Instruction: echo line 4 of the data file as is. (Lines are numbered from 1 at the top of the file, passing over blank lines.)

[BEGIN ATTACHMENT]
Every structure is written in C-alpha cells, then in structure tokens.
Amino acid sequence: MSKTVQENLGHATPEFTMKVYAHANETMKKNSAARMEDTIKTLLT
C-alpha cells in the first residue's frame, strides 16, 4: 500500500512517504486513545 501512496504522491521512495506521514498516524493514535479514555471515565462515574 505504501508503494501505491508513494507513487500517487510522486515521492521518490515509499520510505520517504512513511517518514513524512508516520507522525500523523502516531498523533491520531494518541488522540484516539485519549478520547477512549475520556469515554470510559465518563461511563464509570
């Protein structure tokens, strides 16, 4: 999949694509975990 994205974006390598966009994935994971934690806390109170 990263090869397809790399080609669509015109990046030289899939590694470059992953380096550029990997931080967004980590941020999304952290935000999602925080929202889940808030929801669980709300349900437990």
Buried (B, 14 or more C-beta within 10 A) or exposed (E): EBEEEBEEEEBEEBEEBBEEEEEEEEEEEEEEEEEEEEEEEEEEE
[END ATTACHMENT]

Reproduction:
């Protein structure tokens, strides 16, 4: 999949694509975990 994205974006390598966009994935994971934690806390109170 990263090869397809790399080609669509015109990046030289899939590694470059992953380096550029990997931080967004980590941020999304952290935000999602925080929202889940808030929801669980709300349900437990």